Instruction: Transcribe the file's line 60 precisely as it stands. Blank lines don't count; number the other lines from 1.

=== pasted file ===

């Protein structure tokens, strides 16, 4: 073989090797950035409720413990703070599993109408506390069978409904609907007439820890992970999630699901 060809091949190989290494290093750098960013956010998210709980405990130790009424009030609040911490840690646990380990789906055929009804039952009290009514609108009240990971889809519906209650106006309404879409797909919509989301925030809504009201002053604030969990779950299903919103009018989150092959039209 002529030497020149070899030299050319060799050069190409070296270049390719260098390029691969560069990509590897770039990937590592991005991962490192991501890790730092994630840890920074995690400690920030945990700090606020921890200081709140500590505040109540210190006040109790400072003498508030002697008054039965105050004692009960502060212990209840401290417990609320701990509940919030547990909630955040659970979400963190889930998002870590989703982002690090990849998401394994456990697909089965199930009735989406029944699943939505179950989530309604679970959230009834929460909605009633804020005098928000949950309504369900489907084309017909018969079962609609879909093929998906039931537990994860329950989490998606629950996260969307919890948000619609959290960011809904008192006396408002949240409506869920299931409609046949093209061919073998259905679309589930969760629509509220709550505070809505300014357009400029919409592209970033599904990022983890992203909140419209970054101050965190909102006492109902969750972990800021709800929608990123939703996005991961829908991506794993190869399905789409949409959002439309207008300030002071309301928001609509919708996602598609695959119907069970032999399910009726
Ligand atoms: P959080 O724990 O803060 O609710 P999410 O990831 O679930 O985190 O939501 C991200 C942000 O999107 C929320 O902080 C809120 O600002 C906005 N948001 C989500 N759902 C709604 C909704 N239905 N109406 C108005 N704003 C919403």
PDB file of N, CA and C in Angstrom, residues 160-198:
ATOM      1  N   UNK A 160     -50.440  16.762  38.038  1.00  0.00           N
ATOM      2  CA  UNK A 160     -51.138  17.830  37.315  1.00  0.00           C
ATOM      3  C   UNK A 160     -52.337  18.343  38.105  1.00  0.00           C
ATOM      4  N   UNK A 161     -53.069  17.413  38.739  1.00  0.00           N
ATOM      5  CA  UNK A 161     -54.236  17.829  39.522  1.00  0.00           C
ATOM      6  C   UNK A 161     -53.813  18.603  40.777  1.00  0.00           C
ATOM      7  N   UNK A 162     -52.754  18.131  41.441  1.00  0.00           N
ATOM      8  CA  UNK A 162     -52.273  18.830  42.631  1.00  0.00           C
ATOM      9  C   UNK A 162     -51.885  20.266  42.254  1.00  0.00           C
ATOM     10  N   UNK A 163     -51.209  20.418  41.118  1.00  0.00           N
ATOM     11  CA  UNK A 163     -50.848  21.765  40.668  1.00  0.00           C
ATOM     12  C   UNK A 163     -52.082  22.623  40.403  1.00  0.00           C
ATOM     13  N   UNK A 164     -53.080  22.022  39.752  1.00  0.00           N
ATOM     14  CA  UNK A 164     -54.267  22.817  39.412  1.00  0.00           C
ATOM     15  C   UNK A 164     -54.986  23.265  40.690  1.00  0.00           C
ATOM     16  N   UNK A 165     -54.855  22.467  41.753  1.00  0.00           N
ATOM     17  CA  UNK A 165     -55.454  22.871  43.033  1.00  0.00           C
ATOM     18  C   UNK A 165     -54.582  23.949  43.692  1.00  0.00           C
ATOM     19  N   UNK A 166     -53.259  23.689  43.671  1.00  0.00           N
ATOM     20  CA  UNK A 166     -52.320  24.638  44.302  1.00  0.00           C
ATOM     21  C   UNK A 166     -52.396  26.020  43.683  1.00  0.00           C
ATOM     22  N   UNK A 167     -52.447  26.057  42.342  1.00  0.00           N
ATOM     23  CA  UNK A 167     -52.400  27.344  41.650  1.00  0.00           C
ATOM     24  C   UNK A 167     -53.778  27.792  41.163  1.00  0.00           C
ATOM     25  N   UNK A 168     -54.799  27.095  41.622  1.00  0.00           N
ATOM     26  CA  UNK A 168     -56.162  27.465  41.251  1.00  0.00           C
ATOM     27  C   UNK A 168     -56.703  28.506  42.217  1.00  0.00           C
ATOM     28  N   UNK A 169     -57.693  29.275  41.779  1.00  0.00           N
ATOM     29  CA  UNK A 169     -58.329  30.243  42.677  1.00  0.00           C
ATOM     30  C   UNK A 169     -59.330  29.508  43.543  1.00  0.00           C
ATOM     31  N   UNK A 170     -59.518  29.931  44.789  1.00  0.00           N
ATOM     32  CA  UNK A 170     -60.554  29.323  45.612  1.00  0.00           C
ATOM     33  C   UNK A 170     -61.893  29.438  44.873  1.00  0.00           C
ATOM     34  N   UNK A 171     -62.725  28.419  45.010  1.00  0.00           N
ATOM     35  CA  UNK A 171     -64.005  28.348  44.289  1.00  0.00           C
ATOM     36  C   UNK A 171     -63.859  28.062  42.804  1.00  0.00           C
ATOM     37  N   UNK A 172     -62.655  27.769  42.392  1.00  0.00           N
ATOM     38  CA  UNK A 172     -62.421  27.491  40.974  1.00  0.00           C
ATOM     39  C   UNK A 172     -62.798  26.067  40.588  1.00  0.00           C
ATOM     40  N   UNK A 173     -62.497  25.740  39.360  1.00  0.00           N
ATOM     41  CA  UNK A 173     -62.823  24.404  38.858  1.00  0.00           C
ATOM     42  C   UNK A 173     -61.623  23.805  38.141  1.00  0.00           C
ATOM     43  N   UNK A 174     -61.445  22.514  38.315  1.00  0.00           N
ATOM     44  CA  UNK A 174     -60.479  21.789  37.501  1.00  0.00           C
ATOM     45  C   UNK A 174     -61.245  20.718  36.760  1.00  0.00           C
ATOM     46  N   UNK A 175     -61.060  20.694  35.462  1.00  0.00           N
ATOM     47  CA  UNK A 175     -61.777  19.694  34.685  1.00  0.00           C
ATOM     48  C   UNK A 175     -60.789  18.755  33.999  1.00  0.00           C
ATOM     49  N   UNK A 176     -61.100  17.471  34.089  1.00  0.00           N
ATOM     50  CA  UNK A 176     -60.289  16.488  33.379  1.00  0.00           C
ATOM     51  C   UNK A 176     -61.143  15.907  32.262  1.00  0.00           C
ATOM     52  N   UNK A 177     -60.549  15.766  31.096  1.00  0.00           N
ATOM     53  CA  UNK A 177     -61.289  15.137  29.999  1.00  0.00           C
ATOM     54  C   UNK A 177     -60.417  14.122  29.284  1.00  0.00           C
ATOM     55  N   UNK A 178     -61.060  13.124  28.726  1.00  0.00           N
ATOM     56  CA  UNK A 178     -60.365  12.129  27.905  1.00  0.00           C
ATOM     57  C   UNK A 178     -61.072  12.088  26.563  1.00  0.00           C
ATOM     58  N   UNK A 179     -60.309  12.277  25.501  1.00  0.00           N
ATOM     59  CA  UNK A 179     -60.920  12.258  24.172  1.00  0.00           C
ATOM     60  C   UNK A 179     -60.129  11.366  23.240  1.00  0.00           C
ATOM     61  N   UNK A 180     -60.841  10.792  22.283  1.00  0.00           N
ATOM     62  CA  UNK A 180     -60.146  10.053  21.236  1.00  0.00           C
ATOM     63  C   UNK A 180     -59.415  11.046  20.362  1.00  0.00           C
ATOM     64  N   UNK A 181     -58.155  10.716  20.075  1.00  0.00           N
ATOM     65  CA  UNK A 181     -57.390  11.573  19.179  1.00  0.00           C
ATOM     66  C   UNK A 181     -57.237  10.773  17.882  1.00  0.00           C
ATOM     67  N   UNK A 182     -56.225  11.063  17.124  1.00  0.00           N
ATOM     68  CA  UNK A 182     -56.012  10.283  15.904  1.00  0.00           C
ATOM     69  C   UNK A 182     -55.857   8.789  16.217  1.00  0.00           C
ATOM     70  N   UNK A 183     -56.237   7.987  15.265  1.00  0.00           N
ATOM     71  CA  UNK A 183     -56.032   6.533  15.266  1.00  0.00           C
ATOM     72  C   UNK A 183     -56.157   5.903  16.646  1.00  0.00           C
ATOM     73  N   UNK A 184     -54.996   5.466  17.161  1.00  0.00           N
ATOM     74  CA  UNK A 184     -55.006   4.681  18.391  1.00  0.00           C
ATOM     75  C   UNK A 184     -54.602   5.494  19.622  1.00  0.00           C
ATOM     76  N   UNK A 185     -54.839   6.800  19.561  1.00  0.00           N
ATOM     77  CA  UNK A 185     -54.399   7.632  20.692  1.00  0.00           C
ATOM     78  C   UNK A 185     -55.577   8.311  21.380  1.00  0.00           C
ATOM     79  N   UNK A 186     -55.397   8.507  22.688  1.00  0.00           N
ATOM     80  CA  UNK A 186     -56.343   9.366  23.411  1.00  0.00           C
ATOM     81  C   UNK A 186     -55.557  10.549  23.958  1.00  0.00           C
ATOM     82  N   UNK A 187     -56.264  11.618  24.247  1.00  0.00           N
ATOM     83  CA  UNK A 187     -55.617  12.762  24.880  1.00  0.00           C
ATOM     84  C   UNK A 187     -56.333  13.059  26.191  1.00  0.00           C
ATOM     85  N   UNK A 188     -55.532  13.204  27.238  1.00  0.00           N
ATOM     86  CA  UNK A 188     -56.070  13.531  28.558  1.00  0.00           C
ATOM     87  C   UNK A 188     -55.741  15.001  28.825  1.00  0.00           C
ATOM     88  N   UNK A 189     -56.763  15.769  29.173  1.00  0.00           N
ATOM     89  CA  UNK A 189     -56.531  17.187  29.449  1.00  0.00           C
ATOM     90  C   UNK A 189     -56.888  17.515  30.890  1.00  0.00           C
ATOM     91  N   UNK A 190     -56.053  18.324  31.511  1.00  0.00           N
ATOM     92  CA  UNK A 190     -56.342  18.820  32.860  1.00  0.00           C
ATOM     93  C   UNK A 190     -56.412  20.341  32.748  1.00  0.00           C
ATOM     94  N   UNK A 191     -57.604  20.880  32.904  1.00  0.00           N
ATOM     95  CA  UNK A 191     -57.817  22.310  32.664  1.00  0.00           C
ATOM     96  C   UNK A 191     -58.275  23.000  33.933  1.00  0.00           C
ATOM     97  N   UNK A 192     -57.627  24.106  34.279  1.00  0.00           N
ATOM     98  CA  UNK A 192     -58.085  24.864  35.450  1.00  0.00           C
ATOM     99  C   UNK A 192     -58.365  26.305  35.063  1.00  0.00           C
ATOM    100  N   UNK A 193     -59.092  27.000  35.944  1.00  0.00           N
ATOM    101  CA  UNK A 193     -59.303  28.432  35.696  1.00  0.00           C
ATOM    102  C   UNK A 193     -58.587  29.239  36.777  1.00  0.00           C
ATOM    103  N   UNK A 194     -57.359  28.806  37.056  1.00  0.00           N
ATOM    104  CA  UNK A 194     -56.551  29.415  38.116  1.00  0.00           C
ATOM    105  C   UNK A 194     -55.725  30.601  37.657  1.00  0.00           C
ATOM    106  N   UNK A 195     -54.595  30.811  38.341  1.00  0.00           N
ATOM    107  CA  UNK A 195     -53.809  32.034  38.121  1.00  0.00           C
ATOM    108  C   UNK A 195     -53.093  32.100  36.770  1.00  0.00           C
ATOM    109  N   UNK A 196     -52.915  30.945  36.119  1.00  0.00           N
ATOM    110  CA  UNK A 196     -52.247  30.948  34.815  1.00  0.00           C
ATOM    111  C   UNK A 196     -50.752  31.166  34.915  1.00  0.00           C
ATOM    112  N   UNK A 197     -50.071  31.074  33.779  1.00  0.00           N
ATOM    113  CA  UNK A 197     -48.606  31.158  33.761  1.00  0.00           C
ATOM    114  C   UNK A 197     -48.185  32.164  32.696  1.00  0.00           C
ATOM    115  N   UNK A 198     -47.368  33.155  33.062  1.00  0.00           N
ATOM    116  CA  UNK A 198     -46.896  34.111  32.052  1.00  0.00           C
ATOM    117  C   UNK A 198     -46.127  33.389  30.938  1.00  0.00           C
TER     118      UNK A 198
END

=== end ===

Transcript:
ATOM     57  C   UNK A 178     -61.072  12.088  26.563  1.00  0.00           C